Strengthen Your Brand-Consumer Relationship with Crowdsourcing

May 19, 2014 | By: Megan Breinig | 2 min read

Is your brand’s relationship with your customer a one-way street? Do you find yourself doing all the talking? With evolving technology and increased brand engagement, the consumer’s voice is louder than ever. Here are a couple ways to strengthen your brand connection through crowdsourcing and avoid a nasty breakup with your consumer.

LaneTerralever Crowdsourcing

What is Crowdsourcing?

Consumers are becoming more engaged with companies in several aspects; contributing to the betterment of products and services, company brainstorming, designing new products, issue management, and feedback. By crowdsourcing - giving consumers a voice in decision-making processes - companies are deepening their relationships, giving consumers a feeling that they are connected to and part of their brand. At this point, countless companies have caught on and have opened up aspects of their business decisions to their consumers.

Crowdsourcing Campaigns Are a Hit!

  • Frito-Lay asked fans to come up with new and innovative ideas for chip flavors. Lays chose some of the best flavor ideas and is making them come to life. The three most popular flavors will be sent into production, and the flavor that garners the most sales will join Lay’s line of products permanently.
  • NASA turned to the general public to vote on its Z2 spacesuit design, giving three options of space suit design that focused on “Technology”, “Bio mimicry,” and “Trends in Society.” NASA announced the winner at the end of April 2014 and will design the new spacesuit by November 2014 for use in practice simulations.
  • Coca Cola had a reputation for secrecy in its special drink formula. Now, the brand is operating on a more open business model.  Its campaign “Shaping a Better Future” asks various out-sourced entrepreneurs and professionals to come up with different improvement endeavors for the company in the fields of youth employment, the environment, education and health. Coca-Cola’s “Where Will Happiness Strike Next?” is another great crowdsourcing campaign that relies heavily on the input of Coke fans for ideas to create happiness on social media platforms.  Coke also seeks crowd-sourced suggestions on its website for marketing its products more effectively.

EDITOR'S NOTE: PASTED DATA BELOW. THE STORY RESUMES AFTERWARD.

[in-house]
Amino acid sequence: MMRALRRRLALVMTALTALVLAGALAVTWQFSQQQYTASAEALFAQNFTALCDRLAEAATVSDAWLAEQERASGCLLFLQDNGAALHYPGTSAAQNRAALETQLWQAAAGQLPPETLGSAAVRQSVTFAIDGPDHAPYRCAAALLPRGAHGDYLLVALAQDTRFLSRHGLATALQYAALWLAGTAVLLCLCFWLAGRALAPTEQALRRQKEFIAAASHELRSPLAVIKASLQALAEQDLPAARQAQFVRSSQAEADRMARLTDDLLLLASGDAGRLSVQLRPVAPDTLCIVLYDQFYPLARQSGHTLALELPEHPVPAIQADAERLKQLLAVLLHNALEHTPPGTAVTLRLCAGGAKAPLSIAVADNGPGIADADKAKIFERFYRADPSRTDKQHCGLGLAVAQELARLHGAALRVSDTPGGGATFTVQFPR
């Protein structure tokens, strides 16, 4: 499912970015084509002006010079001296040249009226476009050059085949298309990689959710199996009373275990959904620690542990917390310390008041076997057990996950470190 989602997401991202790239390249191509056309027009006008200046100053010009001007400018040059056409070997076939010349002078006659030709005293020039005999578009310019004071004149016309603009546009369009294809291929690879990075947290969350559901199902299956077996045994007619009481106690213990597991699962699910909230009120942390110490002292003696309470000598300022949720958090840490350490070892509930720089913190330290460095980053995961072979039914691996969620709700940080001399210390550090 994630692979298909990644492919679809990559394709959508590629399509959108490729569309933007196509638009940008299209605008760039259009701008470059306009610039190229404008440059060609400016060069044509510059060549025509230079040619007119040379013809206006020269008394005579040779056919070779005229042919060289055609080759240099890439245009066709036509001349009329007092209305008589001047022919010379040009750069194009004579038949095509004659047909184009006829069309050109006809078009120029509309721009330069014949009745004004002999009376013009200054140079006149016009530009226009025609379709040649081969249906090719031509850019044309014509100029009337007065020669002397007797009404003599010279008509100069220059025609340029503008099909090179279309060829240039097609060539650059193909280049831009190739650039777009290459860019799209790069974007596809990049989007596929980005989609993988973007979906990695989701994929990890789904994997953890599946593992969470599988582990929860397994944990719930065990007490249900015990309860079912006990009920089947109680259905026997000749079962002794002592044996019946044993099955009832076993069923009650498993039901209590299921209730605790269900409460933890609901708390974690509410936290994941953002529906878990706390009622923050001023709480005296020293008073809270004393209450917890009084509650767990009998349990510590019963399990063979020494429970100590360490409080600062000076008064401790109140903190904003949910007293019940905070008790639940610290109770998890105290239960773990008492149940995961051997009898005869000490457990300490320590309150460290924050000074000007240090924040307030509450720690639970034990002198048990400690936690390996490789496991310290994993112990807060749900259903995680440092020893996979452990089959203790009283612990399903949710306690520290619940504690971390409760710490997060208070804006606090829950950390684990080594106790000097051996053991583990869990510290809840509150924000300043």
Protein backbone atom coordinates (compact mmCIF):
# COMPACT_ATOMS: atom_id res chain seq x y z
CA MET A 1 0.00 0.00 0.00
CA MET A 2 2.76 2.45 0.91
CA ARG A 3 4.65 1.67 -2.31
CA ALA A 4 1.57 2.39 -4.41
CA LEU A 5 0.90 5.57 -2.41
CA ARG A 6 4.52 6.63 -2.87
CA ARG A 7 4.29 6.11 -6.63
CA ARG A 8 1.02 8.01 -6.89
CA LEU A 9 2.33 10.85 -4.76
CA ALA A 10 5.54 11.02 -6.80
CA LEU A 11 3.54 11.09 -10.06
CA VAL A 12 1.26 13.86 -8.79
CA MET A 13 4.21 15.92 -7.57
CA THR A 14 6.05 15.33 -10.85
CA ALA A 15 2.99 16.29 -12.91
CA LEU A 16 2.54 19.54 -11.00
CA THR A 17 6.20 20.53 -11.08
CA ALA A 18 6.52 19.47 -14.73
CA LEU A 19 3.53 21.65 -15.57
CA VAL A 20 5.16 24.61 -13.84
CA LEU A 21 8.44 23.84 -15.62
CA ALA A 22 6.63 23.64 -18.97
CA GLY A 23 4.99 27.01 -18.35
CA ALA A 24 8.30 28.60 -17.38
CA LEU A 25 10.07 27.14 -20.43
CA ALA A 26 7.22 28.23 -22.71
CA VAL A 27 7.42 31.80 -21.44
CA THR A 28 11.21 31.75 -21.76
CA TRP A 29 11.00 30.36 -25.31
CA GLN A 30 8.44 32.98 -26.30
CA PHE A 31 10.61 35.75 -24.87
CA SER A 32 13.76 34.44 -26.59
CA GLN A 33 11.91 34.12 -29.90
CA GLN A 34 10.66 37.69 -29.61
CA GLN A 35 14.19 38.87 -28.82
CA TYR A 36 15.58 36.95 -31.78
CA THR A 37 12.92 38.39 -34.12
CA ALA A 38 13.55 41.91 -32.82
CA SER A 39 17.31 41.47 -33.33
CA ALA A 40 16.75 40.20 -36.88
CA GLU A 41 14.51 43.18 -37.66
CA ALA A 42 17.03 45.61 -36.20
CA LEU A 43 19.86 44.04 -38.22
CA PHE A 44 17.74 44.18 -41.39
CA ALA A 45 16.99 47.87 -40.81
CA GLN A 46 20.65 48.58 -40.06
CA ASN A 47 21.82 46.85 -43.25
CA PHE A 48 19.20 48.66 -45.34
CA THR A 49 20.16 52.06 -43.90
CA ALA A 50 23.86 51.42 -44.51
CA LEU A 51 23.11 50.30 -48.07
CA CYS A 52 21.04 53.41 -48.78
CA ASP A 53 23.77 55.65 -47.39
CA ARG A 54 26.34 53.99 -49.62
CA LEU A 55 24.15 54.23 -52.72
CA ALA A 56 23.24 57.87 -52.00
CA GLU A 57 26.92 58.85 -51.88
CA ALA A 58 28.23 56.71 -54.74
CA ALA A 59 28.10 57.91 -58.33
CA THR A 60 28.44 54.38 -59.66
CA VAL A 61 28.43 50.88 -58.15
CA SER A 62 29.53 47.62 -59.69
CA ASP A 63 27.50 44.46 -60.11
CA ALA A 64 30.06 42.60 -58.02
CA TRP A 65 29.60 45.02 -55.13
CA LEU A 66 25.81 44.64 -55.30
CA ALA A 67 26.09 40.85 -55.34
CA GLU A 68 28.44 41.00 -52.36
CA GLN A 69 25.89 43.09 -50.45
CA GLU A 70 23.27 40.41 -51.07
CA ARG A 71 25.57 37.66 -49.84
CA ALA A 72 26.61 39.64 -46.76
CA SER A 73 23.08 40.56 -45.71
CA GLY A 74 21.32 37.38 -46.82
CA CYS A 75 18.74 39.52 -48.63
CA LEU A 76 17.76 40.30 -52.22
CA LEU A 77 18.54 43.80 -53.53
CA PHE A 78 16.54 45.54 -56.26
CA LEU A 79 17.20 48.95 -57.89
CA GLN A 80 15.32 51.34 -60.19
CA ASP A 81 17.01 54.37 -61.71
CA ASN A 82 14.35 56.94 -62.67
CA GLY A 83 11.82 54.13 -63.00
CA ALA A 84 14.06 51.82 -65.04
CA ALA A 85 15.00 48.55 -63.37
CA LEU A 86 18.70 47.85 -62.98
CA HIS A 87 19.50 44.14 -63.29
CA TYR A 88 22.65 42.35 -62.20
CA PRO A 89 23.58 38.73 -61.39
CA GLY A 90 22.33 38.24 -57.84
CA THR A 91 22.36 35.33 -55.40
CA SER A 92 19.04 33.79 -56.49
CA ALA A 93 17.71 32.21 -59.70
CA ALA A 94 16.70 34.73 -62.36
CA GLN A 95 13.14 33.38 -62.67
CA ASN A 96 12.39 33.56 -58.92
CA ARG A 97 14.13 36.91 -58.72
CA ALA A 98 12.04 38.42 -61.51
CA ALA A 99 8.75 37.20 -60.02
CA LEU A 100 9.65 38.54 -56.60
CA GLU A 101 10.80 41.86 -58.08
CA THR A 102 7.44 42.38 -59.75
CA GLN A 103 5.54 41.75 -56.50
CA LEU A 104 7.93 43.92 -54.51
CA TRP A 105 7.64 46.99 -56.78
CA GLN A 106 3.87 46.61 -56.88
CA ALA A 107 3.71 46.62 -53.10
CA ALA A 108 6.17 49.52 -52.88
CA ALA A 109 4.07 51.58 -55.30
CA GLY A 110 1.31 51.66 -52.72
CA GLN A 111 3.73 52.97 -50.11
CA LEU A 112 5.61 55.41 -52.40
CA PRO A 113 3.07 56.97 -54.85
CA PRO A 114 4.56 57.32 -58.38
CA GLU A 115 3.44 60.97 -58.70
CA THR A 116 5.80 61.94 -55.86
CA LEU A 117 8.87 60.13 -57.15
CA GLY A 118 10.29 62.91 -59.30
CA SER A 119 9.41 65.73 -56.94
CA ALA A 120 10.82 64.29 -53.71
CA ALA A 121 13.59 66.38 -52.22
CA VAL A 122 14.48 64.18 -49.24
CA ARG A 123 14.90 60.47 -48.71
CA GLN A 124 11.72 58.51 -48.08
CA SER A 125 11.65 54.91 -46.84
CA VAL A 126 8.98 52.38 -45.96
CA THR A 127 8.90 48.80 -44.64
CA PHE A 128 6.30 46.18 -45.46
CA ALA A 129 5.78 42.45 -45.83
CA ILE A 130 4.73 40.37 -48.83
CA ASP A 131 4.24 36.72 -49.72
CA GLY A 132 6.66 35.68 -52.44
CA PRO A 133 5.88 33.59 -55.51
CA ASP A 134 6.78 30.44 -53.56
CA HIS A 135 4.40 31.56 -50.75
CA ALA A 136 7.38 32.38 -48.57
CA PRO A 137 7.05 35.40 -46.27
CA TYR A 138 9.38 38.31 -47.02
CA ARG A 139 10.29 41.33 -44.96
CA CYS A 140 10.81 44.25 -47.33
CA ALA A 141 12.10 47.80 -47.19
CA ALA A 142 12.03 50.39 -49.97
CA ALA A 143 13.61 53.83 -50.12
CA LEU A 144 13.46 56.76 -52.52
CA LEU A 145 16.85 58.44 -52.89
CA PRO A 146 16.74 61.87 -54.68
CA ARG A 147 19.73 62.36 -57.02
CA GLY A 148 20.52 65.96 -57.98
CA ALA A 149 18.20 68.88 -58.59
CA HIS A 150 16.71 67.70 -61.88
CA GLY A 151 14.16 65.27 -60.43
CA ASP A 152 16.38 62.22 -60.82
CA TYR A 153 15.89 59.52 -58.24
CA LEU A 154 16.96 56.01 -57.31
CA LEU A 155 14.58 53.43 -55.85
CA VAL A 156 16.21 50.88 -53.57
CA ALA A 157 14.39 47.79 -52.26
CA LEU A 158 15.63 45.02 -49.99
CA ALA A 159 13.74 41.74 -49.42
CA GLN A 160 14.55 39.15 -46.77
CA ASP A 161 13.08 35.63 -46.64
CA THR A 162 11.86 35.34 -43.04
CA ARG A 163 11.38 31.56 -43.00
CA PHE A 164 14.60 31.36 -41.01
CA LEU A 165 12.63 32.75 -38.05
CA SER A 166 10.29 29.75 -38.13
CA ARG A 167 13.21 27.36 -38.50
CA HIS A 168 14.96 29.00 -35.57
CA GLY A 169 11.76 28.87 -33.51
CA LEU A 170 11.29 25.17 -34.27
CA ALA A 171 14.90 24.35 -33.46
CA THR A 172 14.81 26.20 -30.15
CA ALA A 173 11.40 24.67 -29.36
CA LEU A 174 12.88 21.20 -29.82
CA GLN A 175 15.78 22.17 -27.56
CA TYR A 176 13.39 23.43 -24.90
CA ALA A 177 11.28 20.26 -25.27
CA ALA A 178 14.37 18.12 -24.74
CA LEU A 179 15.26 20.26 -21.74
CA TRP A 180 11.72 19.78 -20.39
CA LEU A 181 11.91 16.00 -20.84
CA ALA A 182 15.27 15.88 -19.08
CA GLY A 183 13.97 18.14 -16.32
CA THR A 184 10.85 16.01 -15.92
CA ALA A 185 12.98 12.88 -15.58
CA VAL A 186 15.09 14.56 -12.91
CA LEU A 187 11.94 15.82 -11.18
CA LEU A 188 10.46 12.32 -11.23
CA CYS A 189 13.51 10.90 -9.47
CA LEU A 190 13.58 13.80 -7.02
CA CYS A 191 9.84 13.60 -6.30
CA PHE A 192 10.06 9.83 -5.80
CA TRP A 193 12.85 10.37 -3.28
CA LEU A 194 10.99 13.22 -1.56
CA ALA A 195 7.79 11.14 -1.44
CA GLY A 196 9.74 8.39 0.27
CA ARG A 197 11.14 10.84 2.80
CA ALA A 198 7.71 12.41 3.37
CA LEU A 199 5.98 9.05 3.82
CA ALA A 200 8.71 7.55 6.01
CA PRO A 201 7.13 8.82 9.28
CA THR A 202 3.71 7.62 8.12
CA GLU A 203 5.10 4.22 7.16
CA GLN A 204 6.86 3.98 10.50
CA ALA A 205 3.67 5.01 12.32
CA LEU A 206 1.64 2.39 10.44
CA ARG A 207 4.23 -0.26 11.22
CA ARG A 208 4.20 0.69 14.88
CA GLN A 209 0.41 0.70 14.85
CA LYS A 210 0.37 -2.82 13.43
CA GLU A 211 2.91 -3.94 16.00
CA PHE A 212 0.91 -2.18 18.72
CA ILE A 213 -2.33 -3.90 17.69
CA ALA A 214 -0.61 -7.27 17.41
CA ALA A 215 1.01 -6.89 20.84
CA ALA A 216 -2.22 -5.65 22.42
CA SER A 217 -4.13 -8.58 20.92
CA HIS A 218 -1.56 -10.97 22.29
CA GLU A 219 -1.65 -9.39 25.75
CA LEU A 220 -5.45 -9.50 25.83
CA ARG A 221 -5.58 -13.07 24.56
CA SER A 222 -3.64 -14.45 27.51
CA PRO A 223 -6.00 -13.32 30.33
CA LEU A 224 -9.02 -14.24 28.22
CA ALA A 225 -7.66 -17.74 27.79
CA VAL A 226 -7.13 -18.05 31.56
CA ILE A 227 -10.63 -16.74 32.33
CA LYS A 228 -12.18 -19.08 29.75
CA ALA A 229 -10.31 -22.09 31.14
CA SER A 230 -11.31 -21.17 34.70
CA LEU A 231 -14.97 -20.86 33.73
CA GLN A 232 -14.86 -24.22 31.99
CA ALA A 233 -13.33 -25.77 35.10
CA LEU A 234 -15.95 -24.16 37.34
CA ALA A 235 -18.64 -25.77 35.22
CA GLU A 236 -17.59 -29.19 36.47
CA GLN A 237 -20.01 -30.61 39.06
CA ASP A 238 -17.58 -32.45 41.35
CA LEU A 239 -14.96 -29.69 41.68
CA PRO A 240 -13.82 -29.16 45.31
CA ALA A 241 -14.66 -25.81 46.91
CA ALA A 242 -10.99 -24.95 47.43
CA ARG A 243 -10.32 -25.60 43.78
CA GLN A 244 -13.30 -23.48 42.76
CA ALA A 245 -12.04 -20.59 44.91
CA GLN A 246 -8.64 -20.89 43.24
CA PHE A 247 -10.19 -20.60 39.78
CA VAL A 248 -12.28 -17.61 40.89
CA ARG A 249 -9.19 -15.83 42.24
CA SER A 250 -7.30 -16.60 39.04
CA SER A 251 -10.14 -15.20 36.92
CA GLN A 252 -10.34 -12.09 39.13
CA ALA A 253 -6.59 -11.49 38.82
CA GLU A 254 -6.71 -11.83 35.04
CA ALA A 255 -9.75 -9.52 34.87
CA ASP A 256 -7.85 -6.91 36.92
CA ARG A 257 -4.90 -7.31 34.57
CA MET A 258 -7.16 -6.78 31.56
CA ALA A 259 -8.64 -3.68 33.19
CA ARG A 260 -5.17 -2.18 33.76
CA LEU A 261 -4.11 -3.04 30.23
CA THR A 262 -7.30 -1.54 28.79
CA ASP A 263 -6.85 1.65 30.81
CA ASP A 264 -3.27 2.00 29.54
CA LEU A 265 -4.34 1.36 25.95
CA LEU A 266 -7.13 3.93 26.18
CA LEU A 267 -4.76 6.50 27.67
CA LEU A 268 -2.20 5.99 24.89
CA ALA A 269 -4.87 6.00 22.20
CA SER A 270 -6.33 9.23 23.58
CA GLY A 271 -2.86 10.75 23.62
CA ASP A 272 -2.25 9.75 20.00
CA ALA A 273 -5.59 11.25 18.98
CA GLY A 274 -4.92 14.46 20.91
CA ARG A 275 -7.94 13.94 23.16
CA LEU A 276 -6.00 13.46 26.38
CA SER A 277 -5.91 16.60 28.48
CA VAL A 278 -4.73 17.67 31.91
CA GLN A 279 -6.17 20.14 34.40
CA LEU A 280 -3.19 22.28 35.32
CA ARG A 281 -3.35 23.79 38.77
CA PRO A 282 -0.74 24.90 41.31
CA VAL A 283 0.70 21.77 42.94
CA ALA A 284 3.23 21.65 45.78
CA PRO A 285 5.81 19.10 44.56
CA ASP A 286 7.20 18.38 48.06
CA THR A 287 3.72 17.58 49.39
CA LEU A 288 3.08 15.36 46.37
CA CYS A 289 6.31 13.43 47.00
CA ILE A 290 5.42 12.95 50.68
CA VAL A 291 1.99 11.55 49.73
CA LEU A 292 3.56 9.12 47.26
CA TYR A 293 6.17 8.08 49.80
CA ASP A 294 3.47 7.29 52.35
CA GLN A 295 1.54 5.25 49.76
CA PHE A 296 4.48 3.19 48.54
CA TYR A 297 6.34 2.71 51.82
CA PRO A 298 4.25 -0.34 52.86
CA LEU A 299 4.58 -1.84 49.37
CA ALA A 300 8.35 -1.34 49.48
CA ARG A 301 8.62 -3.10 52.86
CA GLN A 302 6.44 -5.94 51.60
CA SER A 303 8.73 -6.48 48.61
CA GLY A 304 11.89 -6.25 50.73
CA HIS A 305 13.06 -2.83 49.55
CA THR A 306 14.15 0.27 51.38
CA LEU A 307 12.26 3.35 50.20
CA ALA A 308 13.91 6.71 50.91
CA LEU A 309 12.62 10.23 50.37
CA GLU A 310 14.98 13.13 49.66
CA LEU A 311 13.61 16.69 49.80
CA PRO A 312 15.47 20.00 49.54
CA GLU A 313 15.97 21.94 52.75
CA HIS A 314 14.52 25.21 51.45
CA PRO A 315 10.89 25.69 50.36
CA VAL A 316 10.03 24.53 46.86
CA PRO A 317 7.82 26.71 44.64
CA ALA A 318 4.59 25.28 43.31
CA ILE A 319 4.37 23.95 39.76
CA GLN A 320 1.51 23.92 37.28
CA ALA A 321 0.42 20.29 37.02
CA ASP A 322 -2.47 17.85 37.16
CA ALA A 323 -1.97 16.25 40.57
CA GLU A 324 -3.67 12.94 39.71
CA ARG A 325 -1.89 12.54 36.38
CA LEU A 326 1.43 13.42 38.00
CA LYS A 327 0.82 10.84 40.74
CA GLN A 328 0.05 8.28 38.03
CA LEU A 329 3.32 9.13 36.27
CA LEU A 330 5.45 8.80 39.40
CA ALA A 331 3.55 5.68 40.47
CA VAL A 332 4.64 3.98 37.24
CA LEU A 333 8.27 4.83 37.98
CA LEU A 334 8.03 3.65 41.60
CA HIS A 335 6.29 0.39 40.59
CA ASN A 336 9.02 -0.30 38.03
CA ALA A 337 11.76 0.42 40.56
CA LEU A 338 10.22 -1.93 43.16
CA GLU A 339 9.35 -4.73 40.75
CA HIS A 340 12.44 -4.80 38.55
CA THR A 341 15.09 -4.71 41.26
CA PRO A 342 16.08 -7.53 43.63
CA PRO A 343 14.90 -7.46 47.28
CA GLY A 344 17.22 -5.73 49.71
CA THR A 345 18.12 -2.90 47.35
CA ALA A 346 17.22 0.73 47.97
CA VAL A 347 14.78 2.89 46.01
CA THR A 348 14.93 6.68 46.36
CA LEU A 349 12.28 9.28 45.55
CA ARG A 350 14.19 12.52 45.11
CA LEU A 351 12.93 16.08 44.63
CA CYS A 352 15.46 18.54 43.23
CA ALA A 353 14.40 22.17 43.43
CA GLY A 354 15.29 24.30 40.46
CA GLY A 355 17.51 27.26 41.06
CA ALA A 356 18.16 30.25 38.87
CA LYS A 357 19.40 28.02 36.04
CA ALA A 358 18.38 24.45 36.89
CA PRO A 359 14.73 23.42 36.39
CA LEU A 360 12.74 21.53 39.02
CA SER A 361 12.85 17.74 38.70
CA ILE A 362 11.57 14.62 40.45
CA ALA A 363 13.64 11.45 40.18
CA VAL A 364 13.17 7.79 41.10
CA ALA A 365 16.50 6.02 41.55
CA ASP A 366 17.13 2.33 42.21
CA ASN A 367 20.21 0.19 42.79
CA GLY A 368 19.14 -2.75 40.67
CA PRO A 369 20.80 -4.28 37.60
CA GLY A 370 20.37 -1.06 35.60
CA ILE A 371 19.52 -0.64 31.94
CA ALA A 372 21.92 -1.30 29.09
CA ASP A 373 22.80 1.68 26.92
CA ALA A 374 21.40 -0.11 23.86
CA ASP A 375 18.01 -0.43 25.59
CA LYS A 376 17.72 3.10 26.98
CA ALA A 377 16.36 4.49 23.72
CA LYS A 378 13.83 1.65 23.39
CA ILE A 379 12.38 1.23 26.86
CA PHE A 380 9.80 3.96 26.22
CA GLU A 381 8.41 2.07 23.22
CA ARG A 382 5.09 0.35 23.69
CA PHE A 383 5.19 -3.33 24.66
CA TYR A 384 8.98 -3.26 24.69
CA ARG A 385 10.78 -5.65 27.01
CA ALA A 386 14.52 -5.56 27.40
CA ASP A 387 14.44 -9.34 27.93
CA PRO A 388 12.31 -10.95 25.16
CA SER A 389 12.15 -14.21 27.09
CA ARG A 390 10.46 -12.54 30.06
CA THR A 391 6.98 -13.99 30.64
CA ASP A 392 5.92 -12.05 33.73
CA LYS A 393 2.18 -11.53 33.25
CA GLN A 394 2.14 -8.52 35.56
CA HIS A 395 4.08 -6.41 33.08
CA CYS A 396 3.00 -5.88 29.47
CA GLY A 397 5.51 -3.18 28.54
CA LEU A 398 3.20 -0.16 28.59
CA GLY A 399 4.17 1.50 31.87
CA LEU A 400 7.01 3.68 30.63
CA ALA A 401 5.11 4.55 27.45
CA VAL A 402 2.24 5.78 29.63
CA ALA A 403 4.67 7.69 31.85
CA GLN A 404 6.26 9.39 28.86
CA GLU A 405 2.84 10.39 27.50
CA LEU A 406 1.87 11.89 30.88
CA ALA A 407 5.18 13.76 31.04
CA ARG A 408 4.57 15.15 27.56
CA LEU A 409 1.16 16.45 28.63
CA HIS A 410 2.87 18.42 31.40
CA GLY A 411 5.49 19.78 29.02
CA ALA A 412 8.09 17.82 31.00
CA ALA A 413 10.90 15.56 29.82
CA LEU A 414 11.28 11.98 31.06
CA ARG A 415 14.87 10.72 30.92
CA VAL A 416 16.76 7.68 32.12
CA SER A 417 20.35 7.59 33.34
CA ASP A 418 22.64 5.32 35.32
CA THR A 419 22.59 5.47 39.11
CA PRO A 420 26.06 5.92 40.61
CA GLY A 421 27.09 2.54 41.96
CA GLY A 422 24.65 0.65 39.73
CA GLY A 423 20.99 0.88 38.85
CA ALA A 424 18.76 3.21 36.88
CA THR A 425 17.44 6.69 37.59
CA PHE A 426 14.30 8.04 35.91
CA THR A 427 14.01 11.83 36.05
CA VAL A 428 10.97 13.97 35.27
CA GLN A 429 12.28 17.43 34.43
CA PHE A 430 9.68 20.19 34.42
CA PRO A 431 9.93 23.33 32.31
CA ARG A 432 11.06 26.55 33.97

Crowdsourcing in Social Media

As consumers become more connected, it becomes easier for companies to quickly gather feedback and input. You don’t necessarily need a huge campaign to increase your consumer engagement! Social media is a great medium to interact in a two-way, open communication model.

Social media sites such as Facebook, Twitter, Instagram, and Google+ are great digital venues for questions and feedback. Smartphones have placed accessibility to your brand directly in the pocket or purse of your consumer. The Pew Research center 2014 report shows that 58% of American adults have a smartphone and 40% of cell phone owners use a social networking site on their phone daily. A well-maintained social presence can provide immediate feedback from your audience.

The Implications of Crowdsourcing

 All of this being said, the consumer is not always right. A large part of the new relationship with the public will focus on the right mix between offering the public the feeling of power, while placing a limit on potential recklessness. Ultimately, the challenge is to cultivate a conversation that benefits both parties - giving consumers a sense of power and participation, and providing marketers with a deeper understanding of their wants and needs.

The Takeaway

Open dialogue with the public can do more than directly benefit brands. LaneTerralever uses many engagement and crowdsourcing techniques when addressing the needs of clients and consumers. Crowdsourcing can be used to address problems, create new products and receive feedback. With the help of smartphones reaching your consumer is more accessible than ever! Listening to people and providing direction around a common theme can tackle any issue. All that is required is a two-way connection and a vested interest.

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